Friday, July 2, 2010

Seize The Future. Part 2

Independence Day is upon us, and, so, in the spirit of this nation's most patriotic holiday, I'm choosing to take time to discuss what strides We The People might consider taking in order to establish independence from a government which has become profoundly detrimental to the interests of all but an elite few.

In the nineteen sixties, the late Timothy Leary coined a mantra in support of the use of LSD which was, "Turn on, tune in, and drop out." While I don't happen to be an advocate for dropping acid, I am in favor of dropping out of "the system". Equally, I enthusiastically support, for, mostly practical reasons, vigorous efforts to render government, at least as we know the present corrupt power nexus, impotent, since I harbor few doubts that any and all attempts to coexist peacefully outside of the long arm of elected and appointed officialdom will not be permitted.

Like The Borg from Star Trek: The Next Generation, one's choices will almost certainly be limited to either assimilation or annihilation. However, unlike the unfortunates who came within the deadly orbit of The Borg, resistance, in our realm, need not be futile. It will, however, likely come with a price, one that will be, if history is any guide, quite high. But then freedom, real freedom, which I do not define as the unbridled ability to do whatever one pleases when one pleases, is rarely, if ever, won without struggle, because, as Frederick Douglass observed, "Power concedes nothing without demand. It never did and it never will." Well, where wantonly unjust power is concerned, and presently we are saturated to the point of bursting with that brand of power, we ought to expect that no concessions will be made without measures that might best be described as extralegal.

That's right, I am suggesting that, going forward, we will almost certainly have no other choice but to engage in acts of civil disobedience. Perhaps we will have to commit to even more than that. Perhaps we will have to raze to the ground most or all that we presently have in place in order to build something truly in keeping with the idea of a Democratic Republic. That remains to be seen, but this much I (think I) know, the very idea of reform, let alone the reality of actuating it within the present system, is a fantasy, and a rather ridiculous one at that.

Our elections are a sham. Our Democracy is a fraud, and our very way of life, broadly defined, is an untenable monstrosity. And in order for any of this to change, We The People must begin to believe, to know, that our salvation, or damnation, if it comes to that, lies with our own efforts. We must begin with that premise, and build upon it.


Johnny D. said...

Well, my friend, flesh out the skeleton you've constructed here. I'm reading.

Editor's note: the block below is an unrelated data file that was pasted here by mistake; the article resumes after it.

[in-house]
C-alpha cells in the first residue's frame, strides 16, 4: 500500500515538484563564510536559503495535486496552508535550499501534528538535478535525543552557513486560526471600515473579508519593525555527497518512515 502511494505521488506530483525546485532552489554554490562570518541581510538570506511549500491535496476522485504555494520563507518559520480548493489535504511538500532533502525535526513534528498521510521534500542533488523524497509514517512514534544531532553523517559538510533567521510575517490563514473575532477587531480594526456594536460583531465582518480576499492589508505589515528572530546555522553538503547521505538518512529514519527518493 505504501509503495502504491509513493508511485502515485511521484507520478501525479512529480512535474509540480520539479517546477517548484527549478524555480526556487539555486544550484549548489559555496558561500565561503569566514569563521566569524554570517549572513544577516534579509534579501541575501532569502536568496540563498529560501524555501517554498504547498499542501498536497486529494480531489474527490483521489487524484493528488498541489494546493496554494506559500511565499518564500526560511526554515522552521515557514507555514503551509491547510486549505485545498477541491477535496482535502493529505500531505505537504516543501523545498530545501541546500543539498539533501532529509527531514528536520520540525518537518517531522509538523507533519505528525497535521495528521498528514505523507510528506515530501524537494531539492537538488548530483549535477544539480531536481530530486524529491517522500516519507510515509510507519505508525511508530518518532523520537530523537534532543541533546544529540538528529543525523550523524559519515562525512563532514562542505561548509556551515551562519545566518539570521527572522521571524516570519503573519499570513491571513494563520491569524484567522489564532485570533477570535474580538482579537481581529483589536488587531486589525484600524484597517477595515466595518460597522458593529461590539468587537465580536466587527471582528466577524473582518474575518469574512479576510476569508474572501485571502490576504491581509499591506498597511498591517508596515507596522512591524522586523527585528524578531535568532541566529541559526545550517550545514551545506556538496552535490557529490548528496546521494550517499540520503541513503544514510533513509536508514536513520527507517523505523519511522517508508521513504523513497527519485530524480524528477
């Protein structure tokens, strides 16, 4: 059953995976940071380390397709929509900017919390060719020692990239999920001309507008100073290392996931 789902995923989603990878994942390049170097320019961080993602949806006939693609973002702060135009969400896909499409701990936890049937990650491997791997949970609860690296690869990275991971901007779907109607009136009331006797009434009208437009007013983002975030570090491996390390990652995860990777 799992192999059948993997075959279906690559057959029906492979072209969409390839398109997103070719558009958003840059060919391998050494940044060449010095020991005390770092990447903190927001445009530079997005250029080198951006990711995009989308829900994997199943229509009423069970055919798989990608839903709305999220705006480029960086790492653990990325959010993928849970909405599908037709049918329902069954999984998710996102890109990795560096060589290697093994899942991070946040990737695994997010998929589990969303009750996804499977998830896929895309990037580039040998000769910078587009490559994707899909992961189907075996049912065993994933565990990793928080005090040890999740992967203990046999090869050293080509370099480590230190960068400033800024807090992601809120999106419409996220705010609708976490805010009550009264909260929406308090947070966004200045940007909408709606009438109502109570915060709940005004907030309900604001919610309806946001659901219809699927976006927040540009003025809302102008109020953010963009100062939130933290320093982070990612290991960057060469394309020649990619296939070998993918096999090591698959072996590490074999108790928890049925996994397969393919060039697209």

Edwardo said...

I intend to.

Johnny D. said...

I'm looking forward to that, Edwardo. I know it will be interesting and thought-provoking reading.

Toby said...

Good work again, Edwardo.

I’d like to add a qualifier though to your admirable advocacy (lovely sentence). The current, blindly rapacious system is going down with or without the help of those of us who seek to withdraw from it. I therefore see withdrawal from the system as a long term survival strategy which must, somehow, be a networked process (hopefully the Internet will partly fulfil its potential here) of sharing and improving collective 'new' wisdoms as things proceed. Along these lines permaculture looks to have a lot of promise, as do many of the local currencies explored by Bernard Lietaer. Transitioning from extreme specialization to broad generalization is not easy.

On a somewhat cheeky note, much of what you say here is in quite some agreement with The Venus Project, only minus the shiny blue skies and Thunderbirds architecture. While that aspect of The Venus Project’s efforts is offputting (even for me), it can help to understand the tech stuff as a shop front for drawing in the crowds. In my opinion they have badly misread the aesthetics of the day and scored an own goal by positioning their visual imaginings front and center, and yet the general thrust of what they say remains very valid. In their (somewhat hidden) view, technology is only an ongoing ‘good’ after human society has learned to embrace a sustainable paradigm. Therefore, the most important part is the paradigm. Charles Eisenstein (The Ascent of Humanity) presses this point home in his works, and looks forward to technologies we simply cannot imagine today, technologies born of an acceptance that we are embedded in nature, rather than lordly masters and controllers of nature; technologies of harmony not mastery, so to speak. To paraphrase Jacques Fresco, technology is just so much useless junk unless it arises out of human and environmental concern.

Apologies for shameless promotion of my personal fave thinkers!

Edwardo said...

Thanks, Toby, and I agree. The system, as it were, is disintegrating from its own sclerotic decrepitude. But, as it is, in my view, something of a living organism, it will thrash about and try to take down anything within its reach on the way to the morgue. No apologies necessary, but your impeccable sense of decorum is, nevertheless, appreciated.

Toby said...

Graceful rejection of apology politely accepted by this Brit. ;-)

Thought you might find this interesting:

Reminds me of the Triple 10 ideas we discussed a ways back...

Edwardo said...

Thanks for sending that, Toby. It does, indeed, ring a bell.